Andy's proposal shares with traditional connectionism the tendency to lean as strongly as possible on learning. There seems to be a deep suspicion in these circles of positing too many innate mechanisms. To some connectionists, to posit that a problem is solved by the use of innate mechanisms is something of a cheat, if it could be solved by learning instead. You might say that on this view, an organism has to earn its abilities.
I don't entirely agree with this attitude, but neither do I agree with the attitude that the only real explanation of systematicities must be due to innate architectural constraints, an attitude that is suggested by the work of Fodor and Pylyshyn. This view goes to the other extreme, arguing that innate mechanisms carry the real burden, and that so-called "learning" is just a matter of the triggering of the right innate mechanisms.
Instead I think there is a middle ground that allows the admission of strong innate mechanisms while retaining the connectionist emphasis on the importance of learning. This view, which I've objectively labeled "enlightened connectionism", sees our cognitive capacities as the result of the continuous adaptive processes of evolution and learning.
Of course there's nothing at all radical about this - it's just a way of looking at the development of cognitive capacity that causes all of the nativist vs. empiricist problems to seem relatively unimportant. It involves the recognition that evolution and learning are processes of adpatation that are relevantly similar in kind: both process whereby organisms can climb up adaptive landscapes, improving their ability to deal with an environment. Evolution takes you so far, and learning gets you the rest of the way. That point that is so important to nativists and empiricists alike - that is, the question of what is built-in at birth - is reduced to the status of a relatively unimportant border where these two processes of adaptation meet. Furthermore, this line between evolution and learning is actually quite arbitrary. There are studies showing that what was once achieved by learning, some time in a species' past, can later be achieved by evolution. It's just a matter of which is more efficient.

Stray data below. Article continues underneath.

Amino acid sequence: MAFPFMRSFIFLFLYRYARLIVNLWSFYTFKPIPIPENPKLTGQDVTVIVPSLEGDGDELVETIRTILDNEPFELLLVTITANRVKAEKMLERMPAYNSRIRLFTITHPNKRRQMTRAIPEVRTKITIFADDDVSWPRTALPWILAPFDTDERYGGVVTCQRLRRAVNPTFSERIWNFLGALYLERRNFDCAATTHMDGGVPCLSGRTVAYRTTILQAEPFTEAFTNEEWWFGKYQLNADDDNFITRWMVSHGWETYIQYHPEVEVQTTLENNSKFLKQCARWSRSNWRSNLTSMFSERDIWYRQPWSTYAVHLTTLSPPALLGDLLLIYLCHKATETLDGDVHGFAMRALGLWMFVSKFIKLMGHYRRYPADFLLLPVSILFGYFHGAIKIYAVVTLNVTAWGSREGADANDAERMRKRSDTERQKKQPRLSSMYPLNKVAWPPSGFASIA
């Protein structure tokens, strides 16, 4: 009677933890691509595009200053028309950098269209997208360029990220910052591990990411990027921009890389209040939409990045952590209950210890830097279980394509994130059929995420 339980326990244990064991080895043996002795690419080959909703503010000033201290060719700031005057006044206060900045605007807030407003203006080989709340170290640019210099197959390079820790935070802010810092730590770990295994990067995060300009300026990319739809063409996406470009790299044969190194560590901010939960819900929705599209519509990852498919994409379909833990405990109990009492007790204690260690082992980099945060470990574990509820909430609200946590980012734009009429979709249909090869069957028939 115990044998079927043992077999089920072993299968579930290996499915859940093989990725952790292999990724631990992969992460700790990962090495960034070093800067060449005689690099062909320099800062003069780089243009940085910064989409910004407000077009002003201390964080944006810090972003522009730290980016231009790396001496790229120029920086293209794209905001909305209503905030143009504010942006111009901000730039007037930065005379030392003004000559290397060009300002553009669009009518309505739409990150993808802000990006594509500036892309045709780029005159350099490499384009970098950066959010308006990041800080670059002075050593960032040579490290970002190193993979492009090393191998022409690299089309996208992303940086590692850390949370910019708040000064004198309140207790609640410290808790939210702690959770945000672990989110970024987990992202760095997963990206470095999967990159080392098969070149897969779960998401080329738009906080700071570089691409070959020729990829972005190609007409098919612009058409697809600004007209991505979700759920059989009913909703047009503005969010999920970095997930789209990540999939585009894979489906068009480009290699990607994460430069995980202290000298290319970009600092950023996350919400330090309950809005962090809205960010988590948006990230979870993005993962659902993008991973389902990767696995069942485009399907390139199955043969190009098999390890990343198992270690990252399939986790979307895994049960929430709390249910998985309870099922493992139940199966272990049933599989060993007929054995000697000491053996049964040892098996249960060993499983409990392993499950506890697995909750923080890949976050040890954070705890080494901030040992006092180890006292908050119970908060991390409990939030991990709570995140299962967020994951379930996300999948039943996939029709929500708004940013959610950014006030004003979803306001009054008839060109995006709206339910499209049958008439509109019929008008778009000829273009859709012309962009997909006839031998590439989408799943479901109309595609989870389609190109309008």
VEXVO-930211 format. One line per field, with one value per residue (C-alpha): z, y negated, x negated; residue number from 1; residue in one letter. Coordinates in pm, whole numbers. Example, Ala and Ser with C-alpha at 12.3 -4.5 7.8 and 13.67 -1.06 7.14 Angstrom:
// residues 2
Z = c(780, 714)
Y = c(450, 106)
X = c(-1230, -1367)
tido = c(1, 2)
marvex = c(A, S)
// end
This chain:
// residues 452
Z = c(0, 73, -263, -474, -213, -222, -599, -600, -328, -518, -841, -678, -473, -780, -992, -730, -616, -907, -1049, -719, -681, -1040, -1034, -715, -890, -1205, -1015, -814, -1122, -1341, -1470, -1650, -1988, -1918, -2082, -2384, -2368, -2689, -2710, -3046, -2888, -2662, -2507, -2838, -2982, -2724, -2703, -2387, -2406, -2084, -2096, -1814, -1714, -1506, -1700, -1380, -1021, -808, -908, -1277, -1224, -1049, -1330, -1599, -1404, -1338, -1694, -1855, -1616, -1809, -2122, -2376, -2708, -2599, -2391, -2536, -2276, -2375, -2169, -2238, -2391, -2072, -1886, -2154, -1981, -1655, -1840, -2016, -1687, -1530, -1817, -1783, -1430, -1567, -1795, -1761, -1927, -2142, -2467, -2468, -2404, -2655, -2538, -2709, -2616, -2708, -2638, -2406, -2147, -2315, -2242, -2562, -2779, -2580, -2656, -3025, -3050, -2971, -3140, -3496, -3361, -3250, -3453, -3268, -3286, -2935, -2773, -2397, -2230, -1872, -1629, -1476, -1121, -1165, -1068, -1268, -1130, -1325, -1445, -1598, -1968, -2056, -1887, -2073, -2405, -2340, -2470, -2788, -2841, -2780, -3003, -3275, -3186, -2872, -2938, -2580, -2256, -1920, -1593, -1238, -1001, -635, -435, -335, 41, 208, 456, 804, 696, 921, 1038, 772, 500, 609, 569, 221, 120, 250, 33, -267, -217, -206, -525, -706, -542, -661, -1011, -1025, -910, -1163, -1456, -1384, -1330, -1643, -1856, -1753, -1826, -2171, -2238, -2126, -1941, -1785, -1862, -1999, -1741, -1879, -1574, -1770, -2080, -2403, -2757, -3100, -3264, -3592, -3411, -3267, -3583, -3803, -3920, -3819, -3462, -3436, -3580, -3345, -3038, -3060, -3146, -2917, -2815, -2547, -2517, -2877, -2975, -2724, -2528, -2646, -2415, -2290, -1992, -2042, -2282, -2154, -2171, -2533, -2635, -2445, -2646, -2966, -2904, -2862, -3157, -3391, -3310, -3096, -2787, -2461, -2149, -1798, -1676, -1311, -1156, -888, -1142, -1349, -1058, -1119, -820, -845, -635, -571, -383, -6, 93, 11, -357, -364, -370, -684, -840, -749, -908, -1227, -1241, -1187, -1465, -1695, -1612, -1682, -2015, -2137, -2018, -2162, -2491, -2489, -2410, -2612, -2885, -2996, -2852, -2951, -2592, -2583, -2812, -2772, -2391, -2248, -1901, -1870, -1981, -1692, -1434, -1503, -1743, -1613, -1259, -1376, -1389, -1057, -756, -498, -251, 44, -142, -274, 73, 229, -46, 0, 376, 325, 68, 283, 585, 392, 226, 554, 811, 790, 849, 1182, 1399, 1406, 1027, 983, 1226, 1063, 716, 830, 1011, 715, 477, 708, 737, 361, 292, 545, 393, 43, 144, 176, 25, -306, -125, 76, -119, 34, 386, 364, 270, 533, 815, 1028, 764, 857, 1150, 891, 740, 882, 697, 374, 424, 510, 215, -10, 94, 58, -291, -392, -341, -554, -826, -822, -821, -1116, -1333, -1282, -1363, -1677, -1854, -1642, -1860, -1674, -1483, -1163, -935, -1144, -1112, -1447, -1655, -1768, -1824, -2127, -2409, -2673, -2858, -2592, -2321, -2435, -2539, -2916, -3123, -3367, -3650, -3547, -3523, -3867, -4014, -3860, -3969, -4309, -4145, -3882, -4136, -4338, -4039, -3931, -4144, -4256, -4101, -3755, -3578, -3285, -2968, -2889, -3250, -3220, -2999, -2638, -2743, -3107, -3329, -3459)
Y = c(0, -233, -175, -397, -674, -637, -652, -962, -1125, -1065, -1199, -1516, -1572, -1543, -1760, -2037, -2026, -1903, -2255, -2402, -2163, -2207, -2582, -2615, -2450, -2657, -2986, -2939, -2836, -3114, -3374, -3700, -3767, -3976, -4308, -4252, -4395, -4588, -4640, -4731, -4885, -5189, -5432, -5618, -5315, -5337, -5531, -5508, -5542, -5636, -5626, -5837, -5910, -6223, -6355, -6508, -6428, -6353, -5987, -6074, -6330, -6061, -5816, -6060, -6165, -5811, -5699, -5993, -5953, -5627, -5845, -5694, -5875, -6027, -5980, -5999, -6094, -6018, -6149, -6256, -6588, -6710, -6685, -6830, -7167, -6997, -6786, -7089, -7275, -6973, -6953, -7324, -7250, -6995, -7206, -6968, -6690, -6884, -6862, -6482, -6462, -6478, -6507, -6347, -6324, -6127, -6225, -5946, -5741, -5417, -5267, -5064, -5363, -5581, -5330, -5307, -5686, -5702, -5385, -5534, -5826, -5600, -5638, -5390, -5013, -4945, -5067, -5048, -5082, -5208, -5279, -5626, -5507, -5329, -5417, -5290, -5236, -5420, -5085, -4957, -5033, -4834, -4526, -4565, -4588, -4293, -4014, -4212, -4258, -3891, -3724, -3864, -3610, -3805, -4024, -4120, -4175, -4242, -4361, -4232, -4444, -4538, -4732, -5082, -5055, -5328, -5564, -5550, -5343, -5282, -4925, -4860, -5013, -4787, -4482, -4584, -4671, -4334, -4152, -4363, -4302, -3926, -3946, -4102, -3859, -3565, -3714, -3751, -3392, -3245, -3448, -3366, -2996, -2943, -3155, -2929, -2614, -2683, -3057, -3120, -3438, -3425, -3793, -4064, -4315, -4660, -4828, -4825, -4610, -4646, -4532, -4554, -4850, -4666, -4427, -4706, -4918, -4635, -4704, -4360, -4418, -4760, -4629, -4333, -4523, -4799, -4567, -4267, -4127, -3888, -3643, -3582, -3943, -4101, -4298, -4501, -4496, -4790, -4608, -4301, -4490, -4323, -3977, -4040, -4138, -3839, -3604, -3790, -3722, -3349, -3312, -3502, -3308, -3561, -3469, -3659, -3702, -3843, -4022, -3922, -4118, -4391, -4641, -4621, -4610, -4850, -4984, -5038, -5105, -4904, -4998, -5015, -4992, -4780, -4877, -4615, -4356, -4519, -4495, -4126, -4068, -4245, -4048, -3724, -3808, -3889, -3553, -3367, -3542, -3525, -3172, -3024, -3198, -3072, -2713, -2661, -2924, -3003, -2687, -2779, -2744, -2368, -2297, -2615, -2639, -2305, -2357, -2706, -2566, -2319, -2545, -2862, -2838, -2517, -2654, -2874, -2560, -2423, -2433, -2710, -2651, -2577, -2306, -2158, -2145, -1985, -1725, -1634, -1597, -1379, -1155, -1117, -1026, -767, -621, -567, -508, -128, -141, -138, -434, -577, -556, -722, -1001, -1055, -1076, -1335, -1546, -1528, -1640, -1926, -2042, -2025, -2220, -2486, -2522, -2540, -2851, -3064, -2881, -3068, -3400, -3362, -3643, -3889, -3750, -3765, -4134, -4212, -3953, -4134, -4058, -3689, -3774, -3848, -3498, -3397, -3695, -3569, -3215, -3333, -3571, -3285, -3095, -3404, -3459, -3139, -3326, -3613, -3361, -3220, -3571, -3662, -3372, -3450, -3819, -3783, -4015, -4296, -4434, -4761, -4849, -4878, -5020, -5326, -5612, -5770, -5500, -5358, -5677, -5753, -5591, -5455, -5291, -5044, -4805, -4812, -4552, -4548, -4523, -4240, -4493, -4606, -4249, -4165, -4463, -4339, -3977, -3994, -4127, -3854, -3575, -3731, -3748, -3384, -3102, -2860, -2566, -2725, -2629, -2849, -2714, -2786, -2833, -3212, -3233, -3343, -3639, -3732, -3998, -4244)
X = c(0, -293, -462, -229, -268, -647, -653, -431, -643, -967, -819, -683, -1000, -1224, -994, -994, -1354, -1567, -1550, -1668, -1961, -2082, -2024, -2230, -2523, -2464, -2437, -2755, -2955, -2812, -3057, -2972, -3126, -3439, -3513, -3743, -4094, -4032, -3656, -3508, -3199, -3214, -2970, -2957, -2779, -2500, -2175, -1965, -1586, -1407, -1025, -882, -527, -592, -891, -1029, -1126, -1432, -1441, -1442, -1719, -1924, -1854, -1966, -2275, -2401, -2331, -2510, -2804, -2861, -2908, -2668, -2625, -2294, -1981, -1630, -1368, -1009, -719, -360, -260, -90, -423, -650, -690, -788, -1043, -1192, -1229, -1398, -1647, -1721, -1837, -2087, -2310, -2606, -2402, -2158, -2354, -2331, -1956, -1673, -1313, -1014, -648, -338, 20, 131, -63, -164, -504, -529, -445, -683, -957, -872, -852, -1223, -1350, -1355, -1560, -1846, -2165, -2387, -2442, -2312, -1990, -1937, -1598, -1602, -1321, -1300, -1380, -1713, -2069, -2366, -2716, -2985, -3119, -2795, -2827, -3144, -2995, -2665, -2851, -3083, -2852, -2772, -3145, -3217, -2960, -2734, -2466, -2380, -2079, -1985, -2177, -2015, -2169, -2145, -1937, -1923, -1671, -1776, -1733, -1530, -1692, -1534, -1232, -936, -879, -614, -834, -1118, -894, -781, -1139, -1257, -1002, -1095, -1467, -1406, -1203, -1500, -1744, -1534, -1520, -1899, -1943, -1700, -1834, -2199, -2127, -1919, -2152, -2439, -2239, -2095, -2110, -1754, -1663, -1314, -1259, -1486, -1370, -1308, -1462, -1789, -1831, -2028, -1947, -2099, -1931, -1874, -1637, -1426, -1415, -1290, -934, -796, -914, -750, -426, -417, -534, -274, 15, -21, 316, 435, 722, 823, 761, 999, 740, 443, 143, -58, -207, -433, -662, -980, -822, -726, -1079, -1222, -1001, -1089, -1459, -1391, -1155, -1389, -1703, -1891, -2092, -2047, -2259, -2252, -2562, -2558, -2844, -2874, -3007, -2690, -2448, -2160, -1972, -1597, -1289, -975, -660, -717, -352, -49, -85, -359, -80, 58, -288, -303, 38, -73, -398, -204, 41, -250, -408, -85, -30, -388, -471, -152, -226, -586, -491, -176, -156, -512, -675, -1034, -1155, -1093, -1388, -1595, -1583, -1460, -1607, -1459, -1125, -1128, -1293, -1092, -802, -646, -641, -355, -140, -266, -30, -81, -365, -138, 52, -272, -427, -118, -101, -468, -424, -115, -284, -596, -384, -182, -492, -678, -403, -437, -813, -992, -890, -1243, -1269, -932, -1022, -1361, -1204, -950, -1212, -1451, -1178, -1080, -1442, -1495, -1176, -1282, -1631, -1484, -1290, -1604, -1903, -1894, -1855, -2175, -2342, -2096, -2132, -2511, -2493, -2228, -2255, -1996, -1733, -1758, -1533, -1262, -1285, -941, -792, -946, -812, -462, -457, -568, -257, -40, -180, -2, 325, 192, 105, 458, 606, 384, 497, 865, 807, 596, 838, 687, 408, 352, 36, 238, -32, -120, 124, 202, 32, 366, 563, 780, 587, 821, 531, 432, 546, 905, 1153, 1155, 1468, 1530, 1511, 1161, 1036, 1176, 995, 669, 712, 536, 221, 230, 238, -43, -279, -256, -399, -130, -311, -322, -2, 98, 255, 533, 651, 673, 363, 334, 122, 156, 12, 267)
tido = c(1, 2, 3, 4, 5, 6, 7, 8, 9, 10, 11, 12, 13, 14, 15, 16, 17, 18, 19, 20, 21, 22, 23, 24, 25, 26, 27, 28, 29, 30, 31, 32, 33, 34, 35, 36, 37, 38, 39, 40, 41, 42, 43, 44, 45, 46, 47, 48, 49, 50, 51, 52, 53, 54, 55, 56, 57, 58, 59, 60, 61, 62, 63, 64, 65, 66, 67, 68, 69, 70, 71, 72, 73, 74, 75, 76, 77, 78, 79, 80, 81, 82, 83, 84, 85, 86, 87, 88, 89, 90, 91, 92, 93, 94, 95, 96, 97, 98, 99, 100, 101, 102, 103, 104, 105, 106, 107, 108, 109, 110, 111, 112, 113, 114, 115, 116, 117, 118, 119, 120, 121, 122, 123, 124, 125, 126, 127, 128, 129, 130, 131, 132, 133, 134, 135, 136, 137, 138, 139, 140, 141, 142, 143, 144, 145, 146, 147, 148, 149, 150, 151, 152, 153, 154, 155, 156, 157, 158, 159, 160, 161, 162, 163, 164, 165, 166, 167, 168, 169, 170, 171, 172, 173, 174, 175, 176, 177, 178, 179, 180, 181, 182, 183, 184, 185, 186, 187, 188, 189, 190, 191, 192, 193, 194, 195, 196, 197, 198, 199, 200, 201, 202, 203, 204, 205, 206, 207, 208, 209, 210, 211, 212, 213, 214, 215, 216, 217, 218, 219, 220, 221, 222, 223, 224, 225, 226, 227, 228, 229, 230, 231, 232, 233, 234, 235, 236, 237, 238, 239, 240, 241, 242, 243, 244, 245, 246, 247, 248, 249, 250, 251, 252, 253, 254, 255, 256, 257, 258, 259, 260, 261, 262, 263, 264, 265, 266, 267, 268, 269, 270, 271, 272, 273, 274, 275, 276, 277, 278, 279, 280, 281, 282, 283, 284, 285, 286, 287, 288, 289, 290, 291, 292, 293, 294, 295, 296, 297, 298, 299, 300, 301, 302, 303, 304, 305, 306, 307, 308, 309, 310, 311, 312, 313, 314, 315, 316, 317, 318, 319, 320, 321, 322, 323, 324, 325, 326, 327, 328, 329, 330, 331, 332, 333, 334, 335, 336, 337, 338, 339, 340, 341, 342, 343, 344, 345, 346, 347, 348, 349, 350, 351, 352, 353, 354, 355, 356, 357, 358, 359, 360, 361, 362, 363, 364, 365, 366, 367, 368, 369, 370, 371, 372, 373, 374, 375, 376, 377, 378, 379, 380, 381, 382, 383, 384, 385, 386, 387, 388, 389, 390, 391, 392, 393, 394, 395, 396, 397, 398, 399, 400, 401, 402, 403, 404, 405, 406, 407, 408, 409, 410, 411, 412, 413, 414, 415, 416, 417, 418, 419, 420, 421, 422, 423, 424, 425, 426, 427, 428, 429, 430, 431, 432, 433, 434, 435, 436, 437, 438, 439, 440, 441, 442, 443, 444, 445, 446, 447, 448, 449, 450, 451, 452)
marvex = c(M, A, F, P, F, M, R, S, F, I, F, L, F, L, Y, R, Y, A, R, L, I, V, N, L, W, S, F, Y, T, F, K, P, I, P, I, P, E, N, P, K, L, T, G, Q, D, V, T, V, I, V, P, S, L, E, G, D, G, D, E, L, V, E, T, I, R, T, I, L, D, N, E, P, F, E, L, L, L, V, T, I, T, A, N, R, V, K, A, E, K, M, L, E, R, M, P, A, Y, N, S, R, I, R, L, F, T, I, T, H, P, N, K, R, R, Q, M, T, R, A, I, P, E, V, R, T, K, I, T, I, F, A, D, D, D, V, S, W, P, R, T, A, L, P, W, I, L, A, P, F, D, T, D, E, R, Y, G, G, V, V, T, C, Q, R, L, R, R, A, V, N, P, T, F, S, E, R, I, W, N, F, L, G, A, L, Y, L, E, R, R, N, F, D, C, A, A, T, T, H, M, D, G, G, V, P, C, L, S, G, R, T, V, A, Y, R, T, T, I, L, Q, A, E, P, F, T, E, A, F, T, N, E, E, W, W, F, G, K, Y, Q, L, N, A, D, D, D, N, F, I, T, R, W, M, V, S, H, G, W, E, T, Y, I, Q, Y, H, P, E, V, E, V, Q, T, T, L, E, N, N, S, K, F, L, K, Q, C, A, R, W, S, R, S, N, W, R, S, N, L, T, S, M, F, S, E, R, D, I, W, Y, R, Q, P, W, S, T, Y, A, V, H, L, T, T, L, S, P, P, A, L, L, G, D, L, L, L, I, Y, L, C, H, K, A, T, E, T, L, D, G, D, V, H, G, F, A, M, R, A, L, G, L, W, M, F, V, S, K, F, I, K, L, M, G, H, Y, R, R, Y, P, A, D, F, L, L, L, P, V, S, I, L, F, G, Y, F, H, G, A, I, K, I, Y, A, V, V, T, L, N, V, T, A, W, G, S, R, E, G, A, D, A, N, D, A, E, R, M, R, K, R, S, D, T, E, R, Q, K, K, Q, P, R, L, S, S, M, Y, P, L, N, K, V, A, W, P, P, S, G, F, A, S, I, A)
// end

With this view in hand, we can construct a view of cognitive development that is quite compatible with the spirit of connectionism, but which eschews any simple form of empiricism. For a start, the only tabula rasa are in the priordial soup. Everything since then has been the result of an adaptive process, and so is very much a product of its evolutionary environment, with mechanisms developed that are adapted to that environment. On the other hand, we can't throw around innate mechanisms willy-nilly - on this methodology, there at least has to be some reasonable evolutionary explanation of how an innate mechanisms might have come about.